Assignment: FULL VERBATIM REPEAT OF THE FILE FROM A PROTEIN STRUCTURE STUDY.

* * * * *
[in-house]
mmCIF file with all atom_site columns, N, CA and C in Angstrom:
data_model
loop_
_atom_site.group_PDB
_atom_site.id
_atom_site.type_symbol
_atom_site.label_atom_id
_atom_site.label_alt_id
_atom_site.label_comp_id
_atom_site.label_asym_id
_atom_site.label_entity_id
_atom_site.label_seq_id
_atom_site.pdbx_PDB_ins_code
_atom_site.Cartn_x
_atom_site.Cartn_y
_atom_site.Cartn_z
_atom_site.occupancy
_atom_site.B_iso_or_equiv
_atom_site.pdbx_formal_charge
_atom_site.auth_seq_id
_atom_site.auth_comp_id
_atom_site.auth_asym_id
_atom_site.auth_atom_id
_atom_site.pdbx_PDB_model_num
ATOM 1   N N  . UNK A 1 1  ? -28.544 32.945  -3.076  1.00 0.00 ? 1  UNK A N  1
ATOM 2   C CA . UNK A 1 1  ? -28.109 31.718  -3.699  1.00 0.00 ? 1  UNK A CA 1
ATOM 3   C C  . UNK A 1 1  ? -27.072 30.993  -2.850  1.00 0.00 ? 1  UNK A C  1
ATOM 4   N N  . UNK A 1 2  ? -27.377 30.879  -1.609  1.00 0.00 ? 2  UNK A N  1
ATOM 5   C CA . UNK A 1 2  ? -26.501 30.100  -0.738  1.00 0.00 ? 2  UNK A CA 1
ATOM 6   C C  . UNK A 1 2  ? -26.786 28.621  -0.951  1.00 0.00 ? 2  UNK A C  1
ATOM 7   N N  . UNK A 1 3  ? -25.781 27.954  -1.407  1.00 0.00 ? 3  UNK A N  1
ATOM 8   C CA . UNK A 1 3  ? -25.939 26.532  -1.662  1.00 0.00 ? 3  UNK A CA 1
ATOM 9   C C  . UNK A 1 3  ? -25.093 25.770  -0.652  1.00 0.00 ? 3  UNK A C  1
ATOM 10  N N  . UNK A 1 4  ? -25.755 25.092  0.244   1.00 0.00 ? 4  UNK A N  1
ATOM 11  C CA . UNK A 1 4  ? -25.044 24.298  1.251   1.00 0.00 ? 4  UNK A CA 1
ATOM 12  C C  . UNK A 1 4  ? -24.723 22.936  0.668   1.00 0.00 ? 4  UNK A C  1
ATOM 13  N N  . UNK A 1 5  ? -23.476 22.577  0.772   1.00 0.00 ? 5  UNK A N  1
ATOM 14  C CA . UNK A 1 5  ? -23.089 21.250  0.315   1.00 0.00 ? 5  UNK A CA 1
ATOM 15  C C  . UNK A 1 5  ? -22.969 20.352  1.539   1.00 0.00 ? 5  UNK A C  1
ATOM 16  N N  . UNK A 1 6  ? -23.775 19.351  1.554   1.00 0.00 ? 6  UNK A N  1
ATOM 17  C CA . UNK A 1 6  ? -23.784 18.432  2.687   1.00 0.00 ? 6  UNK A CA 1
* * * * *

[in-house]
mmCIF file with all atom_site columns, N, CA and C in Angstrom:
data_model
loop_
_atom_site.group_PDB
_atom_site.id
_atom_site.type_symbol
_atom_site.label_atom_id
_atom_site.label_alt_id
_atom_site.label_comp_id
_atom_site.label_asym_id
_atom_site.label_entity_id
_atom_site.label_seq_id
_atom_site.pdbx_PDB_ins_code
_atom_site.Cartn_x
_atom_site.Cartn_y
_atom_site.Cartn_z
_atom_site.occupancy
_atom_site.B_iso_or_equiv
_atom_site.pdbx_formal_charge
_atom_site.auth_seq_id
_atom_site.auth_comp_id
_atom_site.auth_asym_id
_atom_site.auth_atom_id
_atom_site.pdbx_PDB_model_num
ATOM 1   N N  . UNK A 1 1  ? -28.544 32.945  -3.076  1.00 0.00 ? 1  UNK A N  1
ATOM 2   C CA . UNK A 1 1  ? -28.109 31.718  -3.699  1.00 0.00 ? 1  UNK A CA 1
ATOM 3   C C  . UNK A 1 1  ? -27.072 30.993  -2.850  1.00 0.00 ? 1  UNK A C  1
ATOM 4   N N  . UNK A 1 2  ? -27.377 30.879  -1.609  1.00 0.00 ? 2  UNK A N  1
ATOM 5   C CA . UNK A 1 2  ? -26.501 30.100  -0.738  1.00 0.00 ? 2  UNK A CA 1
ATOM 6   C C  . UNK A 1 2  ? -26.786 28.621  -0.951  1.00 0.00 ? 2  UNK A C  1
ATOM 7   N N  . UNK A 1 3  ? -25.781 27.954  -1.407  1.00 0.00 ? 3  UNK A N  1
ATOM 8   C CA . UNK A 1 3  ? -25.939 26.532  -1.662  1.00 0.00 ? 3  UNK A CA 1
ATOM 9   C C  . UNK A 1 3  ? -25.093 25.770  -0.652  1.00 0.00 ? 3  UNK A C  1
ATOM 10  N N  . UNK A 1 4  ? -25.755 25.092  0.244   1.00 0.00 ? 4  UNK A N  1
ATOM 11  C CA . UNK A 1 4  ? -25.044 24.298  1.251   1.00 0.00 ? 4  UNK A CA 1
ATOM 12  C C  . UNK A 1 4  ? -24.723 22.936  0.668   1.00 0.00 ? 4  UNK A C  1
ATOM 13  N N  . UNK A 1 5  ? -23.476 22.577  0.772   1.00 0.00 ? 5  UNK A N  1
ATOM 14  C CA . UNK A 1 5  ? -23.089 21.250  0.315   1.00 0.00 ? 5  UNK A CA 1
ATOM 15  C C  . UNK A 1 5  ? -22.969 20.352  1.539   1.00 0.00 ? 5  UNK A C  1
ATOM 16  N N  . UNK A 1 6  ? -23.775 19.351  1.554   1.00 0.00 ? 6  UNK A N  1
ATOM 17  C CA . UNK A 1 6  ? -23.784 18.432  2.687   1.00 0.00 ? 6  UNK A CA 1